|“New Orleans in Peril”: Citizen Media|
Uploaded by: Pocket Masters
Pockets: Documents, Teaching The Levees Curriculum Project
Tags: citizenship, curriculum, democracy, hurricane, Katrina, Levees, NOLA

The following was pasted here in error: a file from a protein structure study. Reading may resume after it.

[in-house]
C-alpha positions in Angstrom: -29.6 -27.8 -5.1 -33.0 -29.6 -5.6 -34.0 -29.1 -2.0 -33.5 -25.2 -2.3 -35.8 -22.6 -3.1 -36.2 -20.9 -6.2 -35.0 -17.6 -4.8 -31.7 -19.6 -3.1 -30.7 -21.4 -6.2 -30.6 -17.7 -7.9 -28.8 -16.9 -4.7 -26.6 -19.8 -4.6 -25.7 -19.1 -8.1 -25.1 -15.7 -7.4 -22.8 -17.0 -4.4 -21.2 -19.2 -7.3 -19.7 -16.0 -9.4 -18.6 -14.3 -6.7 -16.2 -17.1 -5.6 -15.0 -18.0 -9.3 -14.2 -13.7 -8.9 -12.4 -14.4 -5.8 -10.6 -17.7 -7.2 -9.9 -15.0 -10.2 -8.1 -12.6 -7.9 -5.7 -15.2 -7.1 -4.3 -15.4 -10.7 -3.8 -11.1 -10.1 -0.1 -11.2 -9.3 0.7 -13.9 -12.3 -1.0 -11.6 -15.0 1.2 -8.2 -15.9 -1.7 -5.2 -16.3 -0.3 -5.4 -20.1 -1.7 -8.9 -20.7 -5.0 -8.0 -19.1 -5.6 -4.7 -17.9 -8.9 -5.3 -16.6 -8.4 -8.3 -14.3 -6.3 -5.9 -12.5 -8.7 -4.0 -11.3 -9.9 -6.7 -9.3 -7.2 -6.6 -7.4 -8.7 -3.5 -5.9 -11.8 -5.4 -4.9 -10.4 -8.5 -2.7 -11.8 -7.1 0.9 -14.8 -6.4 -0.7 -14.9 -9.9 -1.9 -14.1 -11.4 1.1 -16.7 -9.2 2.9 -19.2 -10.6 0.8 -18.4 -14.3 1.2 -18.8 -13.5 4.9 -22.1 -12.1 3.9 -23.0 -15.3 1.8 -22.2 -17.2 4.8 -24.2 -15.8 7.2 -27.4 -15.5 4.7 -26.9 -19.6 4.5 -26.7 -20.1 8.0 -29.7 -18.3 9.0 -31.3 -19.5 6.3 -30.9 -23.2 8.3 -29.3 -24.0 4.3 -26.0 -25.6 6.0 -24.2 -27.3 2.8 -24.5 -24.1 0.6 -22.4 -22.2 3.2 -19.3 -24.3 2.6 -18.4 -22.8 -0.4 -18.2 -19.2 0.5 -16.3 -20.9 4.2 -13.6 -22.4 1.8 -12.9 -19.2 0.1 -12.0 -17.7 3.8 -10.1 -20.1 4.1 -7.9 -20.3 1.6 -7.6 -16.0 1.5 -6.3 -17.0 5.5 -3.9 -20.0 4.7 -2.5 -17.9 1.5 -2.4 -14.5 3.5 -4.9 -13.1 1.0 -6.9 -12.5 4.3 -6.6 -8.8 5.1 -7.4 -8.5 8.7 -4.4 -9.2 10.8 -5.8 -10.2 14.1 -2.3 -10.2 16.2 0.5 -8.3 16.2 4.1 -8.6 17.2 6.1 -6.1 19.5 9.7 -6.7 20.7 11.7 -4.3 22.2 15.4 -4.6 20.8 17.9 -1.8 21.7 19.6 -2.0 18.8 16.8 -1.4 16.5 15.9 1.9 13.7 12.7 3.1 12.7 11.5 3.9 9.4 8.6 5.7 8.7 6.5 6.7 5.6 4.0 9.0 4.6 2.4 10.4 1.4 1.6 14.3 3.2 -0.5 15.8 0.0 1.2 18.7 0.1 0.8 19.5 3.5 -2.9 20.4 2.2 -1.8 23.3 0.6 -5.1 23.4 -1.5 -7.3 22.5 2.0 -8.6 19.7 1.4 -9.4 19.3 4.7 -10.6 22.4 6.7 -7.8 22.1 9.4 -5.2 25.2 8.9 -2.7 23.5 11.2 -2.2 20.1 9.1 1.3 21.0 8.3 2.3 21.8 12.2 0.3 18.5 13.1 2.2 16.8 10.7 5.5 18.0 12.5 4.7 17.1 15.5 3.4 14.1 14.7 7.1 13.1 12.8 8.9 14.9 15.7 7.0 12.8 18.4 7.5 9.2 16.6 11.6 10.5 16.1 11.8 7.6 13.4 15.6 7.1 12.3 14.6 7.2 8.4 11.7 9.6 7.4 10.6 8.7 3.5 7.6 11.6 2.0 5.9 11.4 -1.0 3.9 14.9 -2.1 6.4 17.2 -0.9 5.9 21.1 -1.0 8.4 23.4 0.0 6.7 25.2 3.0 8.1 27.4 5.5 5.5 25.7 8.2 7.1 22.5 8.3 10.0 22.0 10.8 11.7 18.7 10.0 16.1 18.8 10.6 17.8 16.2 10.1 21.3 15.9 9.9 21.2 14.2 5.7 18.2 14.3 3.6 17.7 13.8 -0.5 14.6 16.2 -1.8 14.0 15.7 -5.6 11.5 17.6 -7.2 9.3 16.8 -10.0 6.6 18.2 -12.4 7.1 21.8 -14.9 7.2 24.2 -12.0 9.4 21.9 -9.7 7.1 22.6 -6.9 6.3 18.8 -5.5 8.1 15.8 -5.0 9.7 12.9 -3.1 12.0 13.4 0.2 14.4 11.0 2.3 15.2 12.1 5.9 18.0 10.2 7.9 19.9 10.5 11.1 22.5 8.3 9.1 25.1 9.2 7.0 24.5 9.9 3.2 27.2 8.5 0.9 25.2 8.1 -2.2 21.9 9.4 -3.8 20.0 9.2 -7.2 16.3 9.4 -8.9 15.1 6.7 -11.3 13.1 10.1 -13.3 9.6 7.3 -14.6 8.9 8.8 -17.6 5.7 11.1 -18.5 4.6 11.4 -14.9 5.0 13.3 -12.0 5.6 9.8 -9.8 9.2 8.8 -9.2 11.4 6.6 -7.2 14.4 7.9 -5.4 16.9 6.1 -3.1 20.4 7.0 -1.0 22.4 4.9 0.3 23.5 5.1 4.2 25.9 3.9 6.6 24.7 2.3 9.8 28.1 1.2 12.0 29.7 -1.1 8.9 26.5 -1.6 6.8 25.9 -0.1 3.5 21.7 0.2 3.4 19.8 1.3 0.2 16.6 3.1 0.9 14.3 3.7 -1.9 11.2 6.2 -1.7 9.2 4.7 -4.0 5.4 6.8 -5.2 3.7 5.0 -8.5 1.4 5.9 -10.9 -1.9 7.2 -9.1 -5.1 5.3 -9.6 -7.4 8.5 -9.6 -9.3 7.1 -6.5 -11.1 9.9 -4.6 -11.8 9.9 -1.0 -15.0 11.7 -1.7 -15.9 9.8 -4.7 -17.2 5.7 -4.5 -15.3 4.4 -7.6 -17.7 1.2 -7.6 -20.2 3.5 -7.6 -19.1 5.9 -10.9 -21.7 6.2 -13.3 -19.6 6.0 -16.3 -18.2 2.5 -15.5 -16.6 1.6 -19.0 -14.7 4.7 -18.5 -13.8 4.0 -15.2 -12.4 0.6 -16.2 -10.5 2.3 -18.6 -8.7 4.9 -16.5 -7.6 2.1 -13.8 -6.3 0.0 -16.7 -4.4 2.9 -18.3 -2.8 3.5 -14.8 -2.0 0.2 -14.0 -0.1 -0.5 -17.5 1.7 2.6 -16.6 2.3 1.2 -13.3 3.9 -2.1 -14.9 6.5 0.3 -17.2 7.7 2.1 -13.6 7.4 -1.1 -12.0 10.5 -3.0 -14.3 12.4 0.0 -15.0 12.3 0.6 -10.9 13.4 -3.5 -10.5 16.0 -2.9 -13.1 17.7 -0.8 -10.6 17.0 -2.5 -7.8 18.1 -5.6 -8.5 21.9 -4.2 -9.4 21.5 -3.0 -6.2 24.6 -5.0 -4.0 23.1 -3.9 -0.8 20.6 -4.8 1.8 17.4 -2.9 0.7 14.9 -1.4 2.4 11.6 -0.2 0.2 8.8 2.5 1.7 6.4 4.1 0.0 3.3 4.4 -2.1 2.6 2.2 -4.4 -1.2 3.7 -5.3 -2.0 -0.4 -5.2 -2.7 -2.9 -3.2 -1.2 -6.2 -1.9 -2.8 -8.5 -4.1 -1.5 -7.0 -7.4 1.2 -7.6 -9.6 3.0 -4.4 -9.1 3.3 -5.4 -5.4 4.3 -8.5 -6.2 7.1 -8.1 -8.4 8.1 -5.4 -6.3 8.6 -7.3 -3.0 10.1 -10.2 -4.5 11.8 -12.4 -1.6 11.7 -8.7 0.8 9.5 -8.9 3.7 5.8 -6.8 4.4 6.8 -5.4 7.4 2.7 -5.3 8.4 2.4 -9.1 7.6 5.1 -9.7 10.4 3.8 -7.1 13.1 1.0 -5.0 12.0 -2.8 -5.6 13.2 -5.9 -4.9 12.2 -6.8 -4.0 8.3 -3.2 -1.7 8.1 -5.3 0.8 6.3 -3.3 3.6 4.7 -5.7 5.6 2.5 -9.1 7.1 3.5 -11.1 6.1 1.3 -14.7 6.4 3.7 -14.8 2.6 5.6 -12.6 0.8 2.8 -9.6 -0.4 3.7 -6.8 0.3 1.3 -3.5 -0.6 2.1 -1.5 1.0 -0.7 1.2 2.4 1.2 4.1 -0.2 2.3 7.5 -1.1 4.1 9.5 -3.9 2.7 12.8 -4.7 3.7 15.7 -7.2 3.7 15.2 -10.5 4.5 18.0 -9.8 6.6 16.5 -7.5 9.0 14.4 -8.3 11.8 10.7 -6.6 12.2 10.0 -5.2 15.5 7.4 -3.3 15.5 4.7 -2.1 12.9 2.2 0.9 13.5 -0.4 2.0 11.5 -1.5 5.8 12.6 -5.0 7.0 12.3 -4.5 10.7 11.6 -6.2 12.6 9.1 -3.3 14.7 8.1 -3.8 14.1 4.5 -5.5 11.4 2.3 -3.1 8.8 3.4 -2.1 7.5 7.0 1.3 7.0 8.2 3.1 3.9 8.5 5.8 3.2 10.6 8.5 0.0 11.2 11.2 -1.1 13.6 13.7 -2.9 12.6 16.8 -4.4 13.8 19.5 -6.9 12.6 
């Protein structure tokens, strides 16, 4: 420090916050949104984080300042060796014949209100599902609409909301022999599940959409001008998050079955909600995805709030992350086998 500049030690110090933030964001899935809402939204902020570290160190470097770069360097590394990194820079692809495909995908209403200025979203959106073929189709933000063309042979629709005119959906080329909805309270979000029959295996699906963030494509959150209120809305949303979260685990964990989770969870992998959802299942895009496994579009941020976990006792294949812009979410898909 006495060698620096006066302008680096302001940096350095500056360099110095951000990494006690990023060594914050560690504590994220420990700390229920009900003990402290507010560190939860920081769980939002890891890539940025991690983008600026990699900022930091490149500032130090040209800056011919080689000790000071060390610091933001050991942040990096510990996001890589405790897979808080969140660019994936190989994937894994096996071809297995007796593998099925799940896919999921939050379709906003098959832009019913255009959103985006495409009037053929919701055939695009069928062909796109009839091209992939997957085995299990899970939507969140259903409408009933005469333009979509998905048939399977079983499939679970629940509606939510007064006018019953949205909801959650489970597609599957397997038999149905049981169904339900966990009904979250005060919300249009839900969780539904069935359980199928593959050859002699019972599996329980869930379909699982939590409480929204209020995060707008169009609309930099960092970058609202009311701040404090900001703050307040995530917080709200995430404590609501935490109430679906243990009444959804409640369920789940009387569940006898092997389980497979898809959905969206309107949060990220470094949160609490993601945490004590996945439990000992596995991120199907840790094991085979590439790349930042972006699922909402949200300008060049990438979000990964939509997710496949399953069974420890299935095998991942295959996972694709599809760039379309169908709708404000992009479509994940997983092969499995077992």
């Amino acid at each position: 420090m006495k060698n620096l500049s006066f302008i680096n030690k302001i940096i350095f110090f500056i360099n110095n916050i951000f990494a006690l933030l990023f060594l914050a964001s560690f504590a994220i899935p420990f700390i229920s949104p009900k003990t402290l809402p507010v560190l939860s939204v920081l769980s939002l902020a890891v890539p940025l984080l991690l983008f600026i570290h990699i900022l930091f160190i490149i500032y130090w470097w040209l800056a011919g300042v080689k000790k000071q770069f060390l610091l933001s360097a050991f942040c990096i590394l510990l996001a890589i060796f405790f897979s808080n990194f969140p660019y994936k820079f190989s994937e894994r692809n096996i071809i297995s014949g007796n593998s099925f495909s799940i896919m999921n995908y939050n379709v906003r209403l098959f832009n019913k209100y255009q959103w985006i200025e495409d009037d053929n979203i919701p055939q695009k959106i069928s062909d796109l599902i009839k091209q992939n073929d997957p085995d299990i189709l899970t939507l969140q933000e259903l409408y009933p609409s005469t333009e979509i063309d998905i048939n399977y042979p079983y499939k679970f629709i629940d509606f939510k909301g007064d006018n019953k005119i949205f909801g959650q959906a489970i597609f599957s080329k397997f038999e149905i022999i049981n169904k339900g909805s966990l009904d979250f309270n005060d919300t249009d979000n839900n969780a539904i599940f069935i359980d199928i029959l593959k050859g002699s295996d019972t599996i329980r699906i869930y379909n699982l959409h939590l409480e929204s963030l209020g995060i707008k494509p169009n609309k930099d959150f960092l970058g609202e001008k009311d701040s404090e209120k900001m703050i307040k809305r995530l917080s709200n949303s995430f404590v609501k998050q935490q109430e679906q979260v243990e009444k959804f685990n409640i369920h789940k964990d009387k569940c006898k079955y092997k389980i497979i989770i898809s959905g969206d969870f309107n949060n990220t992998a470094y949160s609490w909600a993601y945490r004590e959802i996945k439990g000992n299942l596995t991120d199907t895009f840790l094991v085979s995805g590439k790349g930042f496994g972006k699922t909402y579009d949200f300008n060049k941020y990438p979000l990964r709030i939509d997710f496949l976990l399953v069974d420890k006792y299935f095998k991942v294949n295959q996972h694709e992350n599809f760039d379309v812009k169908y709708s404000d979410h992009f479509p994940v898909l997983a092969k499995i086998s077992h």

Description/Abstract: The 23 year-old weather blogger who predicted the devastating effect of Hurricane Katrina three days before New Orleans Mayor Ray Nagin ordered the city evacuated—and before most Big Media reporters arrived on the scene—is the first person interviewed in When the Levees Broke. Brendan Loy’s prophetic words reached many thousands of Internet readers through a link provided by law professor Glenn Reynolds, who blogs at Instapundit.com. Together Loy, in Indiana, and Reynolds, in Tennessee, performed a public service for residents of the Gulf Coast, using a young news medium still derided in professional circles as the realm of journalism wannabes. Citizen journalism—or citizen media, as it is called by practitioners sensitive to such criticism—is a growing phenomenon worldwide. By augmenting, and sometimes challenging, the information professional reporters put in the story frame, do citizen journalists improve the functioning of the free press that is essential to a democratic society? Spike Lee reminds us that the Katrina narrative—already entering history shaped by myriad citizen writers, photographers, and filmmakers—is a test case.